One other peculiarity: According to a letter from the party challenging the assignment of judges in the marriage case, the Ninth Circuit did not in fact use that “recently revealed ‘different procedure’” when it originally assigned a panel to the case. This deviation is consistent with concerns that the clerk’s office has had a great deal of unsupervised discretion in assigning cases—and that its abuse of that discretion may be more broadly responsible for Reinhardt’s astounding good luck in case assignments.

Law & the Courts

This Day in Liberal Judicial Activism—November 10

(Blueenayim/Dreamstime)

1961—Phony cases make silly law. Estelle Griswold, executive director of the Planned Parenthood League of Connecticut, and Lee Buxton, a Yale medical school professor who doubles as medical director of the League’s New Haven facility, contrive to get themselves arrested for violation of an 1879 Connecticut law against using, or being accessories to the use of, contraceptives—a law that had never been enforced. They succeed in being found guilty and fined $100 each, and thus begin to lay the stage for the Supreme Court’s 1965 ruling in Griswold v. Connecticut. (See This Day for June 7, 1965.)

1969—In the first federal court decision striking down an abortion law, federal district judge Gerhard Gesell dismisses the indictment of an abortionist, Milan Vuitch, on the ground that the District of Columbia’s abortion statute is unconstitutionally vague. In April 1971 (one day before it votes to hear Roe v. Wade and Doe v. Bolton), the Supreme Court will reverse Gesell’s ruling.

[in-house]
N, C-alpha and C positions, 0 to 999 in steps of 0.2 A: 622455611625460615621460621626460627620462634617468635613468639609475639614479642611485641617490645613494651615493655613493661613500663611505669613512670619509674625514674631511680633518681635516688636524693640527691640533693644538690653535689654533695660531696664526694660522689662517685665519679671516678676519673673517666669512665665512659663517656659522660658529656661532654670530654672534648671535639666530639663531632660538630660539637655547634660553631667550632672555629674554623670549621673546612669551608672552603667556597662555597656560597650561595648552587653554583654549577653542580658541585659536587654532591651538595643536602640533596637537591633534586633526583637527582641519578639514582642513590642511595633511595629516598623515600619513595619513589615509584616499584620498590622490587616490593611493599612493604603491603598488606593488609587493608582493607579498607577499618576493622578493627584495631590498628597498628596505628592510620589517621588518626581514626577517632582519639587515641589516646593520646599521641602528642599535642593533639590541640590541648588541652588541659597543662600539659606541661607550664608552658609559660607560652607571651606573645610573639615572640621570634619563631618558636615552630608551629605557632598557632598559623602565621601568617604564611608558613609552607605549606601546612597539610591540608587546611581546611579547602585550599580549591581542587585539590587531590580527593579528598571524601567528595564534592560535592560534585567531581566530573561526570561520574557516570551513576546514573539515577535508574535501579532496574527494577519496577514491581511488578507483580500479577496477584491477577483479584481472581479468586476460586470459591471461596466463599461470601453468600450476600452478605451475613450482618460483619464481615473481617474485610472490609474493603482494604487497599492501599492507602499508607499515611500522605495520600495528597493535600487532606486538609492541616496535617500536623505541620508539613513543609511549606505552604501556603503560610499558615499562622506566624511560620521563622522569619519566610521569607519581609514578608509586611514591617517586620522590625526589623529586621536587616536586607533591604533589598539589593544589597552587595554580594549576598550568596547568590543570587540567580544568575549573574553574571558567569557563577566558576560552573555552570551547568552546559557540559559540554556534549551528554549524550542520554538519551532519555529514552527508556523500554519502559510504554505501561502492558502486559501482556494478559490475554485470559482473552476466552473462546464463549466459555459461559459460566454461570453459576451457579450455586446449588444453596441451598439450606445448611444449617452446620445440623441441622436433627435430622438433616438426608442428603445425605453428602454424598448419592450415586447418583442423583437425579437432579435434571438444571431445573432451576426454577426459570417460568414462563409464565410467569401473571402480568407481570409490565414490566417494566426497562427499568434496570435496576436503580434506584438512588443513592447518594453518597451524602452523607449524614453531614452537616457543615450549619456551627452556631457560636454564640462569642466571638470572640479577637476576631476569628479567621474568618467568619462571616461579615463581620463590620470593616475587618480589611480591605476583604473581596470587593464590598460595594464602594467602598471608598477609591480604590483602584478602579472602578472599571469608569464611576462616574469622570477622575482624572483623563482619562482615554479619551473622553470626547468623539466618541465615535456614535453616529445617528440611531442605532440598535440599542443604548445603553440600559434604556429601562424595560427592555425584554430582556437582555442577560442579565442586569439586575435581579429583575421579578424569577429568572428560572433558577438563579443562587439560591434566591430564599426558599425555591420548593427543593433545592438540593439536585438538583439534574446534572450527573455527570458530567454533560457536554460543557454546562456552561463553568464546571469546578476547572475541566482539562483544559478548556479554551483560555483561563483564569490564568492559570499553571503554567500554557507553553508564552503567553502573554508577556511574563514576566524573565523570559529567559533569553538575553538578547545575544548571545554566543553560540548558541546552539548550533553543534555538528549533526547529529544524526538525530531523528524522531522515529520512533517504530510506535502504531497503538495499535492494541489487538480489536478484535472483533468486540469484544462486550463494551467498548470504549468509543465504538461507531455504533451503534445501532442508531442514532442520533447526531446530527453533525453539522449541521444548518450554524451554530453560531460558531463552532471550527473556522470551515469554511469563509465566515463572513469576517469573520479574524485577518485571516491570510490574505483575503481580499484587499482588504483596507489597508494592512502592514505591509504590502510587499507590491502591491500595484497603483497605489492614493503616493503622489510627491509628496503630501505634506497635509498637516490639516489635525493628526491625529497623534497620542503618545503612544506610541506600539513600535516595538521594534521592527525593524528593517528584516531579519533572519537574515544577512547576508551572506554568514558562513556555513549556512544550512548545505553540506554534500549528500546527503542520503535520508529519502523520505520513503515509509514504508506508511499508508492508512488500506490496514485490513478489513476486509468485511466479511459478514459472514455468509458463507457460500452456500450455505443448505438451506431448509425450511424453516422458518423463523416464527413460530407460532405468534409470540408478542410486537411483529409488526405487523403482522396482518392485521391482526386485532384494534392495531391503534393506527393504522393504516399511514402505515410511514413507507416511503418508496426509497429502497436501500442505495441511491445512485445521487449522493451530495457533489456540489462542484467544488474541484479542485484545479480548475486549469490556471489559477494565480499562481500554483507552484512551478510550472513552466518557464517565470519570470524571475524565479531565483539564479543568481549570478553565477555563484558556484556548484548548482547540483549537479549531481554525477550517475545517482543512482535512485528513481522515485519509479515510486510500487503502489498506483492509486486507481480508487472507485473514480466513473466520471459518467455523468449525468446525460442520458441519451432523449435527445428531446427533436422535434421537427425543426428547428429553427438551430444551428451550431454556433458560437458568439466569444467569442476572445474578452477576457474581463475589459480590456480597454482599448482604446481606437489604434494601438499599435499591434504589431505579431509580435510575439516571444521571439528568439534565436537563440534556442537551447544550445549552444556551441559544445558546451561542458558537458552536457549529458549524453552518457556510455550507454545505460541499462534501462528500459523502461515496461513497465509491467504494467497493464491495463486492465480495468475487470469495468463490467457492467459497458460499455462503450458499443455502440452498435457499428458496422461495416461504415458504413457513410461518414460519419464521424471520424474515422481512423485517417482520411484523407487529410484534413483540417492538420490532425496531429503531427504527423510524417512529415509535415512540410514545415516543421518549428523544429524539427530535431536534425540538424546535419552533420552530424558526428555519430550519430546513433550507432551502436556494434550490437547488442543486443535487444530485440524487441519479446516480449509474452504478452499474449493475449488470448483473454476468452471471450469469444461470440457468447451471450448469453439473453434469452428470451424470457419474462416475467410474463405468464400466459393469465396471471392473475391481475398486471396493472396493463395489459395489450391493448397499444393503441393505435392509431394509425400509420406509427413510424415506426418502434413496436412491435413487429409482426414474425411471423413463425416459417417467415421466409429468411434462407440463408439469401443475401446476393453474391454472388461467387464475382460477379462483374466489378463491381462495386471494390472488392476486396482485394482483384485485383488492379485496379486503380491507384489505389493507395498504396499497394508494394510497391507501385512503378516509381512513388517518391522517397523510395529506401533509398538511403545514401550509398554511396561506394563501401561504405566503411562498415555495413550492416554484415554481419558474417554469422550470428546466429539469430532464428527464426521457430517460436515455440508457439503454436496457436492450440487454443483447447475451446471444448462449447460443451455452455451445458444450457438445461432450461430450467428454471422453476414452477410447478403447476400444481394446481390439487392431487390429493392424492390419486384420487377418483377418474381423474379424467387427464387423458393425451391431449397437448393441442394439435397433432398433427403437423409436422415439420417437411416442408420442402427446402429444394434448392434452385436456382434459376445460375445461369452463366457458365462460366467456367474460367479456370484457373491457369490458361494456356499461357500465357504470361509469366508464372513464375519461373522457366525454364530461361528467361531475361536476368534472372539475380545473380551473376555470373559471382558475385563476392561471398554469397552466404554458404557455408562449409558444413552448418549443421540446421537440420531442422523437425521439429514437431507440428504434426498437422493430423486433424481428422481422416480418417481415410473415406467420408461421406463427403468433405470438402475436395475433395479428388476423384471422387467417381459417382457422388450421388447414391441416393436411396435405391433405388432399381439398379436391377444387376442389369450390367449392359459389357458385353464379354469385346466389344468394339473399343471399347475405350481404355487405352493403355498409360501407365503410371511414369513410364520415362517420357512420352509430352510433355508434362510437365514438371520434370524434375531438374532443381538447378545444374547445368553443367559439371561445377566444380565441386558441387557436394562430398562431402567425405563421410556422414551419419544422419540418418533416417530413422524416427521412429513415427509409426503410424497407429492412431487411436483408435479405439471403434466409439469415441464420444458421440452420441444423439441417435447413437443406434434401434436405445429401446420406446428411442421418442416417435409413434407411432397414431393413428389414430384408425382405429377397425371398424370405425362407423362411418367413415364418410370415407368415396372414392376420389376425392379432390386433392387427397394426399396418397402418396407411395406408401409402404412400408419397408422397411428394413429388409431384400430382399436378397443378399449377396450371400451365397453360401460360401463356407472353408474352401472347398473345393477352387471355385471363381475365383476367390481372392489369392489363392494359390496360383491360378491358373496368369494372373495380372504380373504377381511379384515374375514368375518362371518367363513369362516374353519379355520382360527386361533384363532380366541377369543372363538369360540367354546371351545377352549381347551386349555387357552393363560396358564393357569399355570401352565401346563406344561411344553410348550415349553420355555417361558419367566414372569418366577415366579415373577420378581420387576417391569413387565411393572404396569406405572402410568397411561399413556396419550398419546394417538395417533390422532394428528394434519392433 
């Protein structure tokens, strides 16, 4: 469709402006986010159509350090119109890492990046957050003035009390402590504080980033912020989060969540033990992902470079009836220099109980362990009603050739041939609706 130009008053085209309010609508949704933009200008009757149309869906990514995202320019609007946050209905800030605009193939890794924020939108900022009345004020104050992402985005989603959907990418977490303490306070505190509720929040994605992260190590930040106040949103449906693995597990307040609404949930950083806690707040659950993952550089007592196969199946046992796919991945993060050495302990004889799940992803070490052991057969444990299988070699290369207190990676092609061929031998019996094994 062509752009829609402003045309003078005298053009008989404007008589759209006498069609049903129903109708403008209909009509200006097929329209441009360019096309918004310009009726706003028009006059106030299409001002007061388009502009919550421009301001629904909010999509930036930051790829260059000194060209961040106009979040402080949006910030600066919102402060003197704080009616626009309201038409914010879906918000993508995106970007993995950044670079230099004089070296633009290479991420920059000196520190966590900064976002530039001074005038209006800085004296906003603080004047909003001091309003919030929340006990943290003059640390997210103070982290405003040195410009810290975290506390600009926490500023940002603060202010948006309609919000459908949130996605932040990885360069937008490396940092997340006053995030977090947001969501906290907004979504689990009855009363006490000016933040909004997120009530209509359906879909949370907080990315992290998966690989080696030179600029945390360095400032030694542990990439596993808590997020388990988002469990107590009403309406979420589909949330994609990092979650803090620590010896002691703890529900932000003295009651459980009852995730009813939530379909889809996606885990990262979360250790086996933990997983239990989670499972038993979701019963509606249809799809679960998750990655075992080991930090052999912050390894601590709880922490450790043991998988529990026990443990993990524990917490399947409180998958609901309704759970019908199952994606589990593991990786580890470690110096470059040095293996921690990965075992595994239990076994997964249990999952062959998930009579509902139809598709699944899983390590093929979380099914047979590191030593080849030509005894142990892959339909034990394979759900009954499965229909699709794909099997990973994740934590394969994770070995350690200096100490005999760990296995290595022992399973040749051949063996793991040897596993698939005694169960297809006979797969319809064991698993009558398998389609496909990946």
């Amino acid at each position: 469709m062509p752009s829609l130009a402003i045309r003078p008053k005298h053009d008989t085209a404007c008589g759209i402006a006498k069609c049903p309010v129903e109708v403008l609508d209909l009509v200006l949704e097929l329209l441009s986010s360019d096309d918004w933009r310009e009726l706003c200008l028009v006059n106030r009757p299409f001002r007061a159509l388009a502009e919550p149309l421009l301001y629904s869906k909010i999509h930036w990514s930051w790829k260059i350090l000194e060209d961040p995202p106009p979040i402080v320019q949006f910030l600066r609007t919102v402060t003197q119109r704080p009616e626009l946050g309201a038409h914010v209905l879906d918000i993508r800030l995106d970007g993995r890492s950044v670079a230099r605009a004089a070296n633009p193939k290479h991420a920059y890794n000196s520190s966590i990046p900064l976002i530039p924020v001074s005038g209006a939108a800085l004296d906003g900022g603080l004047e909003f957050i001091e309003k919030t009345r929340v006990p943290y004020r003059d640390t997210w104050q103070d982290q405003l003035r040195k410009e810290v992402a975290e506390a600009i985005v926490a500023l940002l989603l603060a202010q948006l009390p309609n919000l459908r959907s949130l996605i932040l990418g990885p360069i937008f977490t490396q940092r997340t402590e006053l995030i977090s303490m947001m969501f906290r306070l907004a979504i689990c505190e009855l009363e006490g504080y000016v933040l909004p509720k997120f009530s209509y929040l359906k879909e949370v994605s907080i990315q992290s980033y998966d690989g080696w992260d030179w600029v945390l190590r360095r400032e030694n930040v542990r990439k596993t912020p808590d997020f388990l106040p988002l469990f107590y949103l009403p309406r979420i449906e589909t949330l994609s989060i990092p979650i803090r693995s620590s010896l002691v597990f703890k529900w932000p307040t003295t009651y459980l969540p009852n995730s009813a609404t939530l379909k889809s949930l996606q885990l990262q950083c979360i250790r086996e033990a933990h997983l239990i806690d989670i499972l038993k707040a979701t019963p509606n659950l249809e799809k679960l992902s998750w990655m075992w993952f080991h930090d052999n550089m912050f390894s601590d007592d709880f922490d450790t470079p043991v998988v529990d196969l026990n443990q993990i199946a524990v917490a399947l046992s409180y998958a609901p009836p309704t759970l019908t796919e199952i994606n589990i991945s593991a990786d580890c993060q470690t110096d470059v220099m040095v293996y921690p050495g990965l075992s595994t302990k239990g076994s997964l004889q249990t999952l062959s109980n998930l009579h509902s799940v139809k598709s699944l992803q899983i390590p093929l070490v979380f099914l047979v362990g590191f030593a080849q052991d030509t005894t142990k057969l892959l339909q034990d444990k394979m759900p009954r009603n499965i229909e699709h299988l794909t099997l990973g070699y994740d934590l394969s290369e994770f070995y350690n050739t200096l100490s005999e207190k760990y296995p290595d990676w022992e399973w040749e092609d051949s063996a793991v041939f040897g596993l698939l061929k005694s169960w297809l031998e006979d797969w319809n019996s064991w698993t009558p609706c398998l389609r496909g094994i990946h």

1992—Is orthodox Judaism the state religion of Georgia? A panel of the Eleventh Circuit rules (in Chabad-Lubavitch of Georgia v. Miller) that the display of a menorah in the rotunda of Georgia’s capitol building would violate the Establishment Clause. Eleven months later, the en banc Eleventh Circuit unanimously reverses the panel ruling and permits the menorah display.  

2016—Oregon federal district judge Ann L. Aiken submits a strong entry for the most pervasively lunatic ruling ever. In Juliana v. United States, she denies the Obama administration’s motion to dismiss a lawsuit in which “a group of young people,” ages eight to nineteen, claim that they have a substantive due process right to a stable climate.